In the early ’70s my folks would travel from the Bronx all the way to Shimon’s in Kew Garden Hills to get pizza on Saturday nights. Shimon, the owner, was a Yemenite Jew who would endearingly refer to his homemade charif or schug as d’vash (honey). For him, these spicy, pepper-based condiments were just perfect, neither too bland nor too hot. Honey, though? I think not.
Peppers are the fundamental spice in many cuisines, whether sweet paprika in eastern European cuisines or the more fiery kind used in Middle Eastern and Asian cookery. There are several spices, however, that are called pepper but are actually related to a different family.
Black pepper is not a pepper. Standard peppers are from the capsicum family, while black pepper—or piper nigrum—is the fruit of the flowering vine called piperaceae and is most closely related to other Asian species. Black pepper is native to southeast India and is extensively cultivated there and in similar tropical regions. Vietnam is currently the world’s largest black pepper producer.
Returning to actual pepper varieties, there is the classic bell pepper, the Holland pepper and others. Although fairly similar, Holland peppers are hothouse grown with proper sun and humidity, yielding extremely beautiful, thick and bright-colored peppers that are optimal for crudités and beautiful presentations. Bell peppers are usually thinner and gnarlier in shape. These are great in cooking and in diced salads.
Latin American and Mexican cuisine heavily rely on an assorted variety of chili peppers in their cuisine. Jalapenos are often diced into salad, sliced or eaten whole. Chipotles are actually smoked red jalapenos and are often turned to powder form or, alternatively, canned in adobo sauce. They can be used in a variety of sauces. Poblanos are usually fire charred, peeled and stuffed with a meat. Many candies from Mexico contain spices such as cayenne pepper, as even schoolchildren enjoy this fiery treat.
Hungarians absolutely treasure their many varieties of peppers. They fondly call all pepper varieties paprikash, and even have a dish with that name. They produce paprika in many hues, varying from yellow to maroon to orange, as well as different spice levels.
In American cuisine, we utilize tons of hot sauce for buffalo wings, or add a splash of tabasco to give some heat to our food. Sriracha sauce is an alternative to ketchup on practically everything. Hot sauce is slightly more mild and flavorful. Tabasco is vinegary, producing an immediate punch of heat, and masks flavors extremely well. Unlike American vinegar-based hot sauces, sriracha is pepper-based with a pinch of vinegar to facilitate the pickling or fermentation process.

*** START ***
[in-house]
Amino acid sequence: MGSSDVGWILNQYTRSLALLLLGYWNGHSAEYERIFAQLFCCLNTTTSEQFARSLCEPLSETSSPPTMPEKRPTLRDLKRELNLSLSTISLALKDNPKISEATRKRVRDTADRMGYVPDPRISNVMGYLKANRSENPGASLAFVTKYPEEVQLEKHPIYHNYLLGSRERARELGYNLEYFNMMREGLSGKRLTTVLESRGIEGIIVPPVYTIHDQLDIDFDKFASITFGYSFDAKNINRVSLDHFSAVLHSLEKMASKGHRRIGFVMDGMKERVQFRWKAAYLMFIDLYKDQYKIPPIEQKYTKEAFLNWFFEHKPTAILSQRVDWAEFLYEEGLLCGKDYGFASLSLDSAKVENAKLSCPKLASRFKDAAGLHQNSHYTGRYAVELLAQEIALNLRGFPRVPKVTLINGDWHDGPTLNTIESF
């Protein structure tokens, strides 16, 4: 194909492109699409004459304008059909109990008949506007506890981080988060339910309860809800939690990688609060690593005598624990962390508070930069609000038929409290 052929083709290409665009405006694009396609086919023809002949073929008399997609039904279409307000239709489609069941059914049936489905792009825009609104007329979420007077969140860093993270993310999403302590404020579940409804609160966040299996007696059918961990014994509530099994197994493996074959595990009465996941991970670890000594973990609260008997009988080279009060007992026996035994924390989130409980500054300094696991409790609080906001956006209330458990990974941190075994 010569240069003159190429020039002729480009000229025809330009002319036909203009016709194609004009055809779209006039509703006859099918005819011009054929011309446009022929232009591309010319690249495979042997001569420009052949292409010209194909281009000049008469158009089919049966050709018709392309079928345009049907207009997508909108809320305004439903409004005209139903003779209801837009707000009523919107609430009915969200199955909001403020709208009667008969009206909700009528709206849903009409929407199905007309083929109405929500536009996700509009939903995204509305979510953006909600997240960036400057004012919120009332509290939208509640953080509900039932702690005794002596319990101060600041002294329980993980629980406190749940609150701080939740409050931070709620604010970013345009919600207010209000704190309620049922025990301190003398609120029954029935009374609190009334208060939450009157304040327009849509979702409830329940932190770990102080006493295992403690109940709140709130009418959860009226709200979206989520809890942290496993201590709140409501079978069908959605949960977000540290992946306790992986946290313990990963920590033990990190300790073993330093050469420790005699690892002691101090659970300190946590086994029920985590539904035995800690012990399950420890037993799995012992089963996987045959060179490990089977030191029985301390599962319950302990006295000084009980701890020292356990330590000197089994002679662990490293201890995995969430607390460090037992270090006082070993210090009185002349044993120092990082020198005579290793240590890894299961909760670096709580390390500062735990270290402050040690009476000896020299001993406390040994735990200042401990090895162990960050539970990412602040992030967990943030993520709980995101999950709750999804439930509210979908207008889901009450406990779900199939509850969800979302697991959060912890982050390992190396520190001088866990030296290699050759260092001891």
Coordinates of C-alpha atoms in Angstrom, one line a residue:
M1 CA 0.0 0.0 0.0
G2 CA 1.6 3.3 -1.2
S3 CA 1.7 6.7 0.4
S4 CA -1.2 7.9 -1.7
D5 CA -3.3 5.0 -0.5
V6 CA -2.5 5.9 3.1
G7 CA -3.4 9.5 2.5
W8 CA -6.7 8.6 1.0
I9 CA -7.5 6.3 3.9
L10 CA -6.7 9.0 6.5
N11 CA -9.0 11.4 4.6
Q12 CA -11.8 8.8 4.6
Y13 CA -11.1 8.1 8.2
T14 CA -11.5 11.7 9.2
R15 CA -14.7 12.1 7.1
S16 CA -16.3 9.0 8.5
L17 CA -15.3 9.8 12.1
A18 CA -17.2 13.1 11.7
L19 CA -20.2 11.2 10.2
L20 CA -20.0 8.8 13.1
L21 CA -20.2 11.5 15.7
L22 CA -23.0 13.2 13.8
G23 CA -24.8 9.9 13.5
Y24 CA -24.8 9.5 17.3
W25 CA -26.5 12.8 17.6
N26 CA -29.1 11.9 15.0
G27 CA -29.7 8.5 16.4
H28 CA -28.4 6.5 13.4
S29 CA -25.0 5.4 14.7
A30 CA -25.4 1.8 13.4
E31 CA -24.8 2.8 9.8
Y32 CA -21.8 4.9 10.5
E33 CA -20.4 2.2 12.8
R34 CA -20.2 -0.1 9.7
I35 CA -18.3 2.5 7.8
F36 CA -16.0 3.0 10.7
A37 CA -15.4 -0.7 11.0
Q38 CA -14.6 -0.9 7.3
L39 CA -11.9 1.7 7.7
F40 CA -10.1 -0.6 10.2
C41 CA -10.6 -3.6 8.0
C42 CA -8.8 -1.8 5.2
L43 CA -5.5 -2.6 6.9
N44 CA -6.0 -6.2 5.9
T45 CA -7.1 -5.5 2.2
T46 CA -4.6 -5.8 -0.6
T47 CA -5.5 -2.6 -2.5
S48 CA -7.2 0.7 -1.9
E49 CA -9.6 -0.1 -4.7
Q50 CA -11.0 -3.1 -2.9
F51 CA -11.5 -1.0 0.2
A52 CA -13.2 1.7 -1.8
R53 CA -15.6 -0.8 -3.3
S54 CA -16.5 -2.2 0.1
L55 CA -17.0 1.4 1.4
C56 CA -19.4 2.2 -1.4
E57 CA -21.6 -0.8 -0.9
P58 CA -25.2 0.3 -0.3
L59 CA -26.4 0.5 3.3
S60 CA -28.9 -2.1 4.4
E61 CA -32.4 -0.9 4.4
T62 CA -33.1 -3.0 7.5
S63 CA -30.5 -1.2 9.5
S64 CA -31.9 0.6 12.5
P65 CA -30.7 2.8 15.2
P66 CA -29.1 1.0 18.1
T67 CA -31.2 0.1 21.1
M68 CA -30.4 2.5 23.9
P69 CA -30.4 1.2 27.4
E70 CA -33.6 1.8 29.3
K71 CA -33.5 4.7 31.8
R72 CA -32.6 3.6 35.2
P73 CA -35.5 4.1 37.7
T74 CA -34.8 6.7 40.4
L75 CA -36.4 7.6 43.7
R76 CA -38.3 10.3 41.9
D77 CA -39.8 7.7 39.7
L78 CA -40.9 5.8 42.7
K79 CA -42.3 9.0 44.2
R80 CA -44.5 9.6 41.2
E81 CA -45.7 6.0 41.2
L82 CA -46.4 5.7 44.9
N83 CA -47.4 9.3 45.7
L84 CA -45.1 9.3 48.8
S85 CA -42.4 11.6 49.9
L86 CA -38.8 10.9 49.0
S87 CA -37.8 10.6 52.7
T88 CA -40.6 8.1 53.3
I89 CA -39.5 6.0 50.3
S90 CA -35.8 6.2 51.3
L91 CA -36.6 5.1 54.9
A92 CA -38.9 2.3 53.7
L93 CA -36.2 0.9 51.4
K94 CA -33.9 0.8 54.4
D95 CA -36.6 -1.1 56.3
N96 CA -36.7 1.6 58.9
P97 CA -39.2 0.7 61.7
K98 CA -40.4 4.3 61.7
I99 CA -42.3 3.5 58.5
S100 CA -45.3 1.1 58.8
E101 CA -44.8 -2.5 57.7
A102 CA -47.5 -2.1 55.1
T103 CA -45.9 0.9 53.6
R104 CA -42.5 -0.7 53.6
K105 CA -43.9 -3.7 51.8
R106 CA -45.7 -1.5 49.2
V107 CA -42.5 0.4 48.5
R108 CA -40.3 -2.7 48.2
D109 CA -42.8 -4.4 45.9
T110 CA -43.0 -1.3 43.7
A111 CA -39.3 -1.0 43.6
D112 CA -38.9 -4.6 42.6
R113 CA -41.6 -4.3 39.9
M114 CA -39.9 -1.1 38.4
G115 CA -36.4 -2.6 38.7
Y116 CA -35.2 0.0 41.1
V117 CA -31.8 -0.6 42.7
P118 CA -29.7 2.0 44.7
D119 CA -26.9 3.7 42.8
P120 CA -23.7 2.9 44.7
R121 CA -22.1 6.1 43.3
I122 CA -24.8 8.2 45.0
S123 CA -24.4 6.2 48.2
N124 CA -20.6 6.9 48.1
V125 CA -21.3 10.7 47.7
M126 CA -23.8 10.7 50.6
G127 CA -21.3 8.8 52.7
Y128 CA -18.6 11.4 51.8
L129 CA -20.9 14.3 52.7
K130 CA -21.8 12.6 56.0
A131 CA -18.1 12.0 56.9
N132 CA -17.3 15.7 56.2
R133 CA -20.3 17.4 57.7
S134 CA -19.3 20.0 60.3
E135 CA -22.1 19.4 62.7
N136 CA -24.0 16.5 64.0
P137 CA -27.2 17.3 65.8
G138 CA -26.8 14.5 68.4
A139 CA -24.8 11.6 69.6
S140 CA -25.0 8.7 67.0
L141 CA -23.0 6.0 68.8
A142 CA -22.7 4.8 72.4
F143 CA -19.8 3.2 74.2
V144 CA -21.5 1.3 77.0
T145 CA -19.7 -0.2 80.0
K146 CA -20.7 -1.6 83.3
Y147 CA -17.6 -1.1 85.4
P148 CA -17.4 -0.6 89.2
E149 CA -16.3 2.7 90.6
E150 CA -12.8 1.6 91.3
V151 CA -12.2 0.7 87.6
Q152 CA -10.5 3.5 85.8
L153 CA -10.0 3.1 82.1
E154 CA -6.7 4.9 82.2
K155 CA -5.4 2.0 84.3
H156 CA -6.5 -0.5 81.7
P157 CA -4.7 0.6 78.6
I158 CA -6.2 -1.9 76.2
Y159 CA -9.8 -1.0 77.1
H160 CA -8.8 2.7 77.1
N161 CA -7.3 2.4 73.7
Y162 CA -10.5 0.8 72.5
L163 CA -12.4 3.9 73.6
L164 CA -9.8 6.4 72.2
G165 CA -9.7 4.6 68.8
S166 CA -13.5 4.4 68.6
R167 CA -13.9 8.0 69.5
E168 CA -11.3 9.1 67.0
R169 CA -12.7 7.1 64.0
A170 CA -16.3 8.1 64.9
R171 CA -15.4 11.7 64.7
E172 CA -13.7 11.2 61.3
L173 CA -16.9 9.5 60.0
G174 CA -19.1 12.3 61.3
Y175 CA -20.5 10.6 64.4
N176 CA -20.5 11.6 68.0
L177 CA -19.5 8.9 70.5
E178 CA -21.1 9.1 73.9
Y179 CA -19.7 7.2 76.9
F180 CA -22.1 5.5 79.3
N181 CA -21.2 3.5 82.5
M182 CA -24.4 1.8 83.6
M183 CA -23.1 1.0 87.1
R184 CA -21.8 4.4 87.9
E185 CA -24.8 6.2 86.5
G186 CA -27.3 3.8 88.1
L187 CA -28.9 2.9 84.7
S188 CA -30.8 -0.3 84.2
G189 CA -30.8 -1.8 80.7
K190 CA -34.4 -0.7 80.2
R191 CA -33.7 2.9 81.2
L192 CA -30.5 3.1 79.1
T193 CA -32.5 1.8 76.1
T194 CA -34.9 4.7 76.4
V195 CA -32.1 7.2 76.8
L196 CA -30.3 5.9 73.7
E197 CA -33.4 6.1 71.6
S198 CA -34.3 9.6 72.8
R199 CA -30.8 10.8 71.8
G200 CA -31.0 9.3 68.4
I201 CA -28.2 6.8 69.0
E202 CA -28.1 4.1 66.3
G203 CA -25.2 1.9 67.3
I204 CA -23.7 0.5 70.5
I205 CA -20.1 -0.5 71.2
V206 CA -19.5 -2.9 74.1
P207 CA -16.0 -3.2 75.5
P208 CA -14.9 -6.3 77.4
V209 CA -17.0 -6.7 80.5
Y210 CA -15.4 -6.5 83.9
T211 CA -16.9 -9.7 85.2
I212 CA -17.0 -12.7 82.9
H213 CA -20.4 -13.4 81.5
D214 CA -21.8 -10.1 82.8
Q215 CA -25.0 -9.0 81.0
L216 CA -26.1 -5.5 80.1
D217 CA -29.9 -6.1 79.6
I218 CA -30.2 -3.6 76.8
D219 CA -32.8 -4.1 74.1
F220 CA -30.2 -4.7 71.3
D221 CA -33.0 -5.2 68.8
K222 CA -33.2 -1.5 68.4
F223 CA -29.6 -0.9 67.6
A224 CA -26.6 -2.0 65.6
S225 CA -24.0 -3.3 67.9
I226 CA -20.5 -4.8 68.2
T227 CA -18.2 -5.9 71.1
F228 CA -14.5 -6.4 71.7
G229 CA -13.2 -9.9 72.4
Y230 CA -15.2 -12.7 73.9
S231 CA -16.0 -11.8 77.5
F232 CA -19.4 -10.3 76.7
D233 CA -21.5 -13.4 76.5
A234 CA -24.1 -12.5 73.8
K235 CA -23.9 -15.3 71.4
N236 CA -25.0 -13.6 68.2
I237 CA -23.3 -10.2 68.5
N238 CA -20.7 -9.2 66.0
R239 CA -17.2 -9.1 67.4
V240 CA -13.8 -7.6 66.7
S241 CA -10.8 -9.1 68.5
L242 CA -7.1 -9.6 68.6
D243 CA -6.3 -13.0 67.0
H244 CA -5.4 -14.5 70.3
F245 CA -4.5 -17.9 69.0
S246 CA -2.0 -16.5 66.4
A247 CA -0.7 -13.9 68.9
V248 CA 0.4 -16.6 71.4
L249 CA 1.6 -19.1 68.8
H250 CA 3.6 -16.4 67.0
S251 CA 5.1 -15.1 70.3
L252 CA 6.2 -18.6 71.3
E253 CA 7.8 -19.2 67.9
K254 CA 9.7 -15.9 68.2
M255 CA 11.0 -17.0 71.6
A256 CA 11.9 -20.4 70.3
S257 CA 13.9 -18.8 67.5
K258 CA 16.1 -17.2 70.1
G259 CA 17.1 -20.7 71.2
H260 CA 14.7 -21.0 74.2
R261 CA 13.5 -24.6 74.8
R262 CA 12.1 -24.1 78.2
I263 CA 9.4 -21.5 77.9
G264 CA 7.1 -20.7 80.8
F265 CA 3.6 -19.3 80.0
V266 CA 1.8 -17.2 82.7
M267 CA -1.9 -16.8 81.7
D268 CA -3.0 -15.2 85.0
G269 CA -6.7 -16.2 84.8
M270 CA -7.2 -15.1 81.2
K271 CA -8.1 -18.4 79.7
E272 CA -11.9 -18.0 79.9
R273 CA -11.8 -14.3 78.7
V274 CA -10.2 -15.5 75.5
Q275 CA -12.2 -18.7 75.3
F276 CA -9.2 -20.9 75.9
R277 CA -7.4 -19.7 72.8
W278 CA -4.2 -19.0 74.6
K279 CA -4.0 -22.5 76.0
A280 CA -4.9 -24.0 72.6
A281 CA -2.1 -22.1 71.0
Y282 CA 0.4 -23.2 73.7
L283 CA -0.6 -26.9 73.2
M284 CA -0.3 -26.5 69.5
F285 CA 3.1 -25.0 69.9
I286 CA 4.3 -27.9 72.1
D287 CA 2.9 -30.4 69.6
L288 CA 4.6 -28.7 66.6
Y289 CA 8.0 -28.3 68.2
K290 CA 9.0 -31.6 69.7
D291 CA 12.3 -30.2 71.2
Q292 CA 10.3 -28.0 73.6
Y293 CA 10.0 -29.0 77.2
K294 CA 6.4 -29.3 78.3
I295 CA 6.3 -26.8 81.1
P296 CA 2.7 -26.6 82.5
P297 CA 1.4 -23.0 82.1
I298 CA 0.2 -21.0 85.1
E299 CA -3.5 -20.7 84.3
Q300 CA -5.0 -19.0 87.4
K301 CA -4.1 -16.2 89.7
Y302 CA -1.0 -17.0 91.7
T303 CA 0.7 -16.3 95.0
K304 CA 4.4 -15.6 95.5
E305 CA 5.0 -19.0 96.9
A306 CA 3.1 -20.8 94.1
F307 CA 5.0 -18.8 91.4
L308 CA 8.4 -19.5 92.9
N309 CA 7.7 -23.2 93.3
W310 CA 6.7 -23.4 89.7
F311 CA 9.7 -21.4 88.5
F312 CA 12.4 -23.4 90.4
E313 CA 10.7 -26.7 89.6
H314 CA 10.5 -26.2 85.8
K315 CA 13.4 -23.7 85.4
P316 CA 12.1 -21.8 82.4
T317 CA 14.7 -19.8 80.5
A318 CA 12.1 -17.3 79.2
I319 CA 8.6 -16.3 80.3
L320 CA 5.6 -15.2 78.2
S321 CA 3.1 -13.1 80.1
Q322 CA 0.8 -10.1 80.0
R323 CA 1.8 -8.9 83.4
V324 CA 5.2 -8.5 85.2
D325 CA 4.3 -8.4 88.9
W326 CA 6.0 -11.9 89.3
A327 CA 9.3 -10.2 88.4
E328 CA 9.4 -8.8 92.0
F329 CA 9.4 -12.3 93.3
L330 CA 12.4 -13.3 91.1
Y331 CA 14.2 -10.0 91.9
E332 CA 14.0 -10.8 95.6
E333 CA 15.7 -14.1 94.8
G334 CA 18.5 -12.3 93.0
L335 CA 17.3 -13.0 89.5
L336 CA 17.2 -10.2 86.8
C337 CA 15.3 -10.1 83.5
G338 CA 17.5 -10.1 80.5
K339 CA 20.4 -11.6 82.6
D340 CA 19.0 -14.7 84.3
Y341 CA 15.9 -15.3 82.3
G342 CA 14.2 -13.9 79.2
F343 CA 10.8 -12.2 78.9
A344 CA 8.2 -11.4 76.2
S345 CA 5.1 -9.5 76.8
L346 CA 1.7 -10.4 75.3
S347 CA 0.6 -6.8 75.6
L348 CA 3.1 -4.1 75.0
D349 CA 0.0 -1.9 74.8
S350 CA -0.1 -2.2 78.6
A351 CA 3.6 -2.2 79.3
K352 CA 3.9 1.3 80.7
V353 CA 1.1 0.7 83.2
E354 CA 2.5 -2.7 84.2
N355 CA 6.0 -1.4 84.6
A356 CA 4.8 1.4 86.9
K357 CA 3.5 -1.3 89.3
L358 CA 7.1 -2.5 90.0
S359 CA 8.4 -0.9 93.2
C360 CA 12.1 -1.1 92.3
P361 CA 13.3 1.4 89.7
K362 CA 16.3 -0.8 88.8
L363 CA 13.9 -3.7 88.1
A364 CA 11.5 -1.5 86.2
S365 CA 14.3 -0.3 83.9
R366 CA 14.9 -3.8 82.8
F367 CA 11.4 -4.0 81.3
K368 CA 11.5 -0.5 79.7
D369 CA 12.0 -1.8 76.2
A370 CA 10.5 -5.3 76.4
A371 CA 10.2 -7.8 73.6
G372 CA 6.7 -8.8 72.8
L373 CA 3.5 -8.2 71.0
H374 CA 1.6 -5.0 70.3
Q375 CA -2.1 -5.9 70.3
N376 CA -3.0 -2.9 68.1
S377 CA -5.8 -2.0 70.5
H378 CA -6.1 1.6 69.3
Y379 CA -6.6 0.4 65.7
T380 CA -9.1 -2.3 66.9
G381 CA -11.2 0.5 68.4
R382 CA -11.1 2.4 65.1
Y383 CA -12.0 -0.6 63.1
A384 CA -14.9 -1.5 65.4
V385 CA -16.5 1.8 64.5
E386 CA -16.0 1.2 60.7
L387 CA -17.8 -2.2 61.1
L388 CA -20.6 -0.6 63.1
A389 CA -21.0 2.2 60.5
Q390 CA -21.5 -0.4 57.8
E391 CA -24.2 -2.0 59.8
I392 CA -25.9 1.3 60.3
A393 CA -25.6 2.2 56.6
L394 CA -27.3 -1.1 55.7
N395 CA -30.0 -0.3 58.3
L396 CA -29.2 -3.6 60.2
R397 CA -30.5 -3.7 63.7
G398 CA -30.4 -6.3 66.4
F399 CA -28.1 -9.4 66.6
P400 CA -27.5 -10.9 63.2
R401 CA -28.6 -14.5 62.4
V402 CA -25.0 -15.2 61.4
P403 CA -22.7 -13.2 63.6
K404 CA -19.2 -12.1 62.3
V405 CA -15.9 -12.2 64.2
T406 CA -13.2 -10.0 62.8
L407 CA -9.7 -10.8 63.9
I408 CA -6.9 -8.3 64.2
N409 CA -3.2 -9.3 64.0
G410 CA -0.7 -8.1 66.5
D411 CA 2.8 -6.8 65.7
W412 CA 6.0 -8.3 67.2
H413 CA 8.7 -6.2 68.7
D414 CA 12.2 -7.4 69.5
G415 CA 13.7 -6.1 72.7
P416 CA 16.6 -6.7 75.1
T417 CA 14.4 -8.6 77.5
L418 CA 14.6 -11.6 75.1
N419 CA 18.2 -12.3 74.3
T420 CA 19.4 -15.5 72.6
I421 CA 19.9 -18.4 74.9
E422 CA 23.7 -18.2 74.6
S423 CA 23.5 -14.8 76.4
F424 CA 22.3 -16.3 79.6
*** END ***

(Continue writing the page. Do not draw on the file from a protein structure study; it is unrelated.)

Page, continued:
In North African and Israeli cuisine, there are foods such as matbucha, shakshuka and Moroccan fish that are all heavily pepper-based. Harissa is a North African pepper condiment containing different types of roasted peppers, garlic paste spices and olive oil. This is often used as an ingredient in matbucha. Schug or charif is a Yemeni hot pepper condiment very similar to harissa and can be made from green or red peppers. But it definitely doesn’t taste like honey.
- 1 large or 3 small onions diced into very small cubes
- 3 large green and 3 large red bell peppers diced into very small cubes
- 20-22 cloves garlic sliced paper thin
- 1 6-oz. can tomato paste
- 1 28-oz. can diced tomatoes, including liquid
- ½ cup olive or regular oil
- 2 tbsp. plus 2 tsp chicken base (consommé)
- 2 tbsp. plus 2 tsp sugar
- 3 ½ cups water
- 1 tbsp. cumin
- 1 tsp black pepper
- Cayenne pepper to taste
In a pot, sweat onions in oil on medium high heat till translucent. Add garlic and stir for an additional minute. Add all other ingredients, bring to boil, then lower flame to as low as possible and let simmer for approximately four hours.
For shakshuka, take this finished sauce, place a liberal amount in a sauté pan and bring to boil. Crack the desired number of eggs into the pan. Cover with a lid and cook to desired runniness.
For Moroccan fish, place the desired amount of salmon or any white-fleshed fish fillets in a pan and cover with sauce. Add chopped cilantro. Cover with foil and bake at 350 for about 20-25 minutes.
The heat content in peppers is measured in scoville units, much like energy is measured in BTUs or British thermal units.
The word pepper originates from the Hebrew word pilpul. In many languages Ls and Rs are interchangeable.
Falafel is also derived from the word pilpul as it is a well-seasoned savory treat.
Matbucha originates from the Hebrew word zevach, which in Arabic and Aramaic is pronounced tavach as the Hebrew letters tes and dalit are interchangeable. This word means to butcher or sacrifice. In Semitic languages such as Aramaic, Arabic and modern-day Hebrew, the word tabach means cook or kitchen. Hence, matbucha gets its name because it is a cooked salad.
Shakshuka means mixed up in many North African Arab dialects. It stems from the Berber word for ragout (chunky sauce). This term is used much like we use the word chulent to depict a mish mosh.
Pimiento is the Spanish name for peppers.
There is a commentary on Talmud known as the pilpula charifta, or hot pepper.
The reason spicy foods can be so addictive is because they release endorphins or happy feelings.
Chilis cause one to sweat, which in turn has a cooling effect. This is why, ironically, countries with the hottest climates, such as Mexico, India, the Caribbean Islands, the Middle East and so on, consume the most chilis.
Pilpul chaverim (literally, pepper of friends) is a term used in yeshivot in regard to the fiery and heated, yet friendly, way in which students learn Torah.
By Naphtali Sobel